SPRINGFIELD — The Piqua-Lewis Boyer Daughters of the American Revolution recrntly toured the historic Pennsylvania House in Springfield.
The historic house is on the National Register of Historic Places along the well-known National Road. The house was constructed in 1838-39 for David Snively originally to serve travelers going west during the wagon era. Guests could visit the tavern or spend the night in the Inn. Last minute supplies could be purchased at the general store. In later years, after the introduction of the trains, the general store still operated but more to locals selling goods that were needed on their farms and in their homes. The building has served many purposes and after the Civil War was a doctor’s clinic as well as a boarding house.
The house has 23 rooms, three stories, and four porches. Period artifacts and furniture complete the rooms open to tour and were obtained from donations including DAR members and descendants from the families who lived here previously as well as the community. One of the most outstanding button collections and doll collections are housed here.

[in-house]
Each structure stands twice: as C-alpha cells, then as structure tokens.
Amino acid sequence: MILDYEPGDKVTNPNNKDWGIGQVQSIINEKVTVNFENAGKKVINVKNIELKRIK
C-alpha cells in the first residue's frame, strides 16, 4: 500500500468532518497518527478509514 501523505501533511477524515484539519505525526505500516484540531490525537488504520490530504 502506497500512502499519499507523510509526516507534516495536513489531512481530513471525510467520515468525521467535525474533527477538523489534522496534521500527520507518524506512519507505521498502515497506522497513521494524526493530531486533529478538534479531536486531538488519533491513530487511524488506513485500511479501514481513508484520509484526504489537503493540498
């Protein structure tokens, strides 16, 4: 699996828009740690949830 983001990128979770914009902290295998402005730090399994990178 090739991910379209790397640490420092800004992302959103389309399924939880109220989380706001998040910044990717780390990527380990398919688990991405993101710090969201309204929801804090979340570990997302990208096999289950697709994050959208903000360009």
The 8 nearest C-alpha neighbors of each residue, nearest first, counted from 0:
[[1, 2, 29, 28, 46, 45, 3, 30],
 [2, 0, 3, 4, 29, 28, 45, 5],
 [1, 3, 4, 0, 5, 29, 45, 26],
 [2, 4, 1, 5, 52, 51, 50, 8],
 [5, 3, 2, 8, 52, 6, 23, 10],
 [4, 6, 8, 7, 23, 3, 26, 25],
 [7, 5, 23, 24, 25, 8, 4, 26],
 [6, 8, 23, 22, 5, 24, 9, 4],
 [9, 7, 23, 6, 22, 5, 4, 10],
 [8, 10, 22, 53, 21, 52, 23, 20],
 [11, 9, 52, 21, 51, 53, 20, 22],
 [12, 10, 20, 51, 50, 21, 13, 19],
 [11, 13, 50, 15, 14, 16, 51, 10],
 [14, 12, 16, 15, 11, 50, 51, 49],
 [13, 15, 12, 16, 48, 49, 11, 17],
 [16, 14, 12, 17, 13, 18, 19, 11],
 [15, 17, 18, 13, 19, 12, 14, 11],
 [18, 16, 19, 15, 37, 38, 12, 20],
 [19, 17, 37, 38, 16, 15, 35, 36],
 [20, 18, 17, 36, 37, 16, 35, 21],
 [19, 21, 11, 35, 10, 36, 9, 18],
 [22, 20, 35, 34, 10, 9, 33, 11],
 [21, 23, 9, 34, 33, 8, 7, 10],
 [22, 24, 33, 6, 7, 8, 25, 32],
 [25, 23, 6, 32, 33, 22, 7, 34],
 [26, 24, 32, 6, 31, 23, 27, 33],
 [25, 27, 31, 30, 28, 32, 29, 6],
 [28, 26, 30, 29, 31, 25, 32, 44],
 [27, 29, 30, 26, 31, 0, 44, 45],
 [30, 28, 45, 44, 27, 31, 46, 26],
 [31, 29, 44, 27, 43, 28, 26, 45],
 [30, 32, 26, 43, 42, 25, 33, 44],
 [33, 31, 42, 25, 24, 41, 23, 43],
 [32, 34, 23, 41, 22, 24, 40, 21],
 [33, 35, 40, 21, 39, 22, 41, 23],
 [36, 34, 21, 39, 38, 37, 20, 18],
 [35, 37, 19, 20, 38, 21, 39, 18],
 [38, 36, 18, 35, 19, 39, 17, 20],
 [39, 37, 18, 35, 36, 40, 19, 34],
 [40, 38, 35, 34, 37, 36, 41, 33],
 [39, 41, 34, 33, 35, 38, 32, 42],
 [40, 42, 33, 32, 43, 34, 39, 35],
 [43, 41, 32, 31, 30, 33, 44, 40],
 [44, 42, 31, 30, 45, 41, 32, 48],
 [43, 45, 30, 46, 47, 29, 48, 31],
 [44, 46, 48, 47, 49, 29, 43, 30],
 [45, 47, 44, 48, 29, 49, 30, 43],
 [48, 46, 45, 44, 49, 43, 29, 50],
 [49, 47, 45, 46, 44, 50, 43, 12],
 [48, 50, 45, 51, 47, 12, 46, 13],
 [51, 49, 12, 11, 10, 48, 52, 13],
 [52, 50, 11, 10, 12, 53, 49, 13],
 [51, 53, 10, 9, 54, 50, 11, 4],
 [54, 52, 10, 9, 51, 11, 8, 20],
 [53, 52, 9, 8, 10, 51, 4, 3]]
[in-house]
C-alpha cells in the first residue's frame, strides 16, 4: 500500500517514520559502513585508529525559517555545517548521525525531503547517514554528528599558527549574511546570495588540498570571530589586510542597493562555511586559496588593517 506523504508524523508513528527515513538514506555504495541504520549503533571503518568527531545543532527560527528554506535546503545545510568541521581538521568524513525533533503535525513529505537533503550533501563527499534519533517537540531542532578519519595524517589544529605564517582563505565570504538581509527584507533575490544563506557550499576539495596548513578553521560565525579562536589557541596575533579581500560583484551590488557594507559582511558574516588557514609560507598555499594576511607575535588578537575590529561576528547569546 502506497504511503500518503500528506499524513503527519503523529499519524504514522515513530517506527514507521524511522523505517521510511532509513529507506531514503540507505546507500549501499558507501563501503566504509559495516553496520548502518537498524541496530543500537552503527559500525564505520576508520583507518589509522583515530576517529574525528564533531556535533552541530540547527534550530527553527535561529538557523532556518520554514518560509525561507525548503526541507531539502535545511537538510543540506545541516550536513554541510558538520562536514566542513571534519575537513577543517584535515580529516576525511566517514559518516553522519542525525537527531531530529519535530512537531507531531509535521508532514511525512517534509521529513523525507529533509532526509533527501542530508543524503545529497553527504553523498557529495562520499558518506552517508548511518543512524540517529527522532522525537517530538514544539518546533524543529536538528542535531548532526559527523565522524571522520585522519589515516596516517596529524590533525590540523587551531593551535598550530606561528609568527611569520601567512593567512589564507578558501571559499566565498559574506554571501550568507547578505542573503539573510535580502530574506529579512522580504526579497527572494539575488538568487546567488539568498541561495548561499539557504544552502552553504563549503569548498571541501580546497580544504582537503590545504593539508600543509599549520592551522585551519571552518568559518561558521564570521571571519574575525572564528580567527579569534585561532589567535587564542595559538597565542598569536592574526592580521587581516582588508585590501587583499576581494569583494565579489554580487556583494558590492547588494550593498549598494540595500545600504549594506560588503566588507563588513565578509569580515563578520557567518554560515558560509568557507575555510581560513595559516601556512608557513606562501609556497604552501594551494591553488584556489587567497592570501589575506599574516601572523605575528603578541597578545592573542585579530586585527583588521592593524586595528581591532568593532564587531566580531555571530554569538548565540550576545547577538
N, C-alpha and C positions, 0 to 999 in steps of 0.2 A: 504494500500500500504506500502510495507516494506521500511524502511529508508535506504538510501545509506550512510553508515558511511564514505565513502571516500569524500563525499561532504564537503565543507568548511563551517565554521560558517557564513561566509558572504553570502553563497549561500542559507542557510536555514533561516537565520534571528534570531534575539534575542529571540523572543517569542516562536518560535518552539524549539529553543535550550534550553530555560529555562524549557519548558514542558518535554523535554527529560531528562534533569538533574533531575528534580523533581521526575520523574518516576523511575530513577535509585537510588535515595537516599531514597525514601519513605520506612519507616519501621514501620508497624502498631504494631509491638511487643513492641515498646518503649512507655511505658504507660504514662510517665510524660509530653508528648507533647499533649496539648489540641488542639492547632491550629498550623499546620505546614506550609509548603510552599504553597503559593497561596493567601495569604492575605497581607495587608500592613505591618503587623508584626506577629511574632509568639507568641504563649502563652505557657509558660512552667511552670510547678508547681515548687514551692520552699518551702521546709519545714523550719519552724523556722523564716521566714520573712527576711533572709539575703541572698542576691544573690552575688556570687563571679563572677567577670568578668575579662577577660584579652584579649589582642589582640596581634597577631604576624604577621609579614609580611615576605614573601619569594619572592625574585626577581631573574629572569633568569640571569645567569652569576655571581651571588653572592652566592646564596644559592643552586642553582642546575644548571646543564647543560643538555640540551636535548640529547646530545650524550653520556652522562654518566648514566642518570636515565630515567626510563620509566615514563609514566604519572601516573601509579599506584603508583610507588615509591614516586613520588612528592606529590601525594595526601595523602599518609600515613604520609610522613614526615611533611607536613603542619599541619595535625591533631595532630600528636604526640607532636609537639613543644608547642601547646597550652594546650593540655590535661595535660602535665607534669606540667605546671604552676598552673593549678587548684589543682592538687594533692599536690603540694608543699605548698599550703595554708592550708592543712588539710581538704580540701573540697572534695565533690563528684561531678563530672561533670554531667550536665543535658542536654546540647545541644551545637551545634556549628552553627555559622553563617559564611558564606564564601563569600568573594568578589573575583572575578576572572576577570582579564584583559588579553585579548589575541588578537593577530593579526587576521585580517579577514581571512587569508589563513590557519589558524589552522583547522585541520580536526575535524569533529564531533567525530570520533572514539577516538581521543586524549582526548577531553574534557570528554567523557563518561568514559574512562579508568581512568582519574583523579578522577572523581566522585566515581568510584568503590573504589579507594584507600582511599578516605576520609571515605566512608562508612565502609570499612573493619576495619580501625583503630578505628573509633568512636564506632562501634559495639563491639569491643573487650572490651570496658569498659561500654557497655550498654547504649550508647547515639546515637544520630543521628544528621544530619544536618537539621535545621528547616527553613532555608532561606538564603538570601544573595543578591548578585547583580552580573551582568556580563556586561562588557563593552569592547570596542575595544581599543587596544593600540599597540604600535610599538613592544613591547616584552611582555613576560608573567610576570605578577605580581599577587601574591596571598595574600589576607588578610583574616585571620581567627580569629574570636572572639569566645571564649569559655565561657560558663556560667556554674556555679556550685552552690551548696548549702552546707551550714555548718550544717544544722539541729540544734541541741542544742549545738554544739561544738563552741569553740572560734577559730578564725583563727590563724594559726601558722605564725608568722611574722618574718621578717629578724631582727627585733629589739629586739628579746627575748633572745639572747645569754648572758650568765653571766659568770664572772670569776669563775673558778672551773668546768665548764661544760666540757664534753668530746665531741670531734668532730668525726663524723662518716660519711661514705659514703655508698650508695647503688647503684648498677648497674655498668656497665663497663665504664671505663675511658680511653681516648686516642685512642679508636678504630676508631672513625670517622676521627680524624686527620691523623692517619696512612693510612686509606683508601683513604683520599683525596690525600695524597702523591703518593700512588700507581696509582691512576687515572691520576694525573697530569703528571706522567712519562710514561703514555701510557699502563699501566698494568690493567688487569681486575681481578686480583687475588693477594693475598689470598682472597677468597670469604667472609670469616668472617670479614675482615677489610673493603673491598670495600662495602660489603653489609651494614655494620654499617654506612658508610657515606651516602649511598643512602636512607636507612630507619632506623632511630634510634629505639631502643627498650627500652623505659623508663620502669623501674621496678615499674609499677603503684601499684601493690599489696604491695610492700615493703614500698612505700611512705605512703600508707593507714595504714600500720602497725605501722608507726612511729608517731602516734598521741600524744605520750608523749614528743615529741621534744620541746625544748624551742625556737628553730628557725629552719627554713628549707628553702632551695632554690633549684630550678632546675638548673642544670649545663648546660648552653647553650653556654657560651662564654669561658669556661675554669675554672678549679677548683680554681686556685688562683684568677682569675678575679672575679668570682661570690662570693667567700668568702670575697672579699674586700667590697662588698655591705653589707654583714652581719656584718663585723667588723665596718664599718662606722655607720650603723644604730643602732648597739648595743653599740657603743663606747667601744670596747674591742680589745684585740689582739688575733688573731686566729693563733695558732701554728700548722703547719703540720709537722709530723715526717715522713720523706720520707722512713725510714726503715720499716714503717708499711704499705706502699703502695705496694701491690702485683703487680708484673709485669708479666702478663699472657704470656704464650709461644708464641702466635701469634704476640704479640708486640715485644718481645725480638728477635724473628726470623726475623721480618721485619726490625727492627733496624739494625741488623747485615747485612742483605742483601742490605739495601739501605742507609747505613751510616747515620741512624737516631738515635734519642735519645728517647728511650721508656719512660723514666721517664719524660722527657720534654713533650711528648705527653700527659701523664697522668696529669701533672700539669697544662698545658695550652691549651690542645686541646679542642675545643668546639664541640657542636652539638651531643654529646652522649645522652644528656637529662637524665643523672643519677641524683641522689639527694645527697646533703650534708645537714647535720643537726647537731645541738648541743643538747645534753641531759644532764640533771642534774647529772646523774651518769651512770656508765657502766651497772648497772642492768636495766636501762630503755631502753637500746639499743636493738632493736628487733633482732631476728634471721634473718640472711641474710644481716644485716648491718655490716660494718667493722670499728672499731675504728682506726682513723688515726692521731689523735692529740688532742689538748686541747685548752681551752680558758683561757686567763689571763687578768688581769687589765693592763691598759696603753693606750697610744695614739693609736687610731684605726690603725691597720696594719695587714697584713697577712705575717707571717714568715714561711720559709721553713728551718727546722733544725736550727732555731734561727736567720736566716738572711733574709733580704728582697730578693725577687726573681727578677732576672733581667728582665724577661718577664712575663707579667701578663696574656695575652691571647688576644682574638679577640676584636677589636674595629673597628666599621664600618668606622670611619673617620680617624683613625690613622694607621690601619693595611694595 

The house has underwent several renovations, which included removing the white paint off the brick and returning back to the original brick. The Lagonda Chapter of the Daughters of the American Revolution saved it from demolition in 1939 and have owned and operated it as a museum since. Tours for groups can be arranged by viewing their website and contacting them at pennsylvaniahousemuseum.
Afterwards we enjoyed lunch at Teaberries Heart of Country and gift shop, which is another historic building that was an old school house built in 1868 called Cross Roads.
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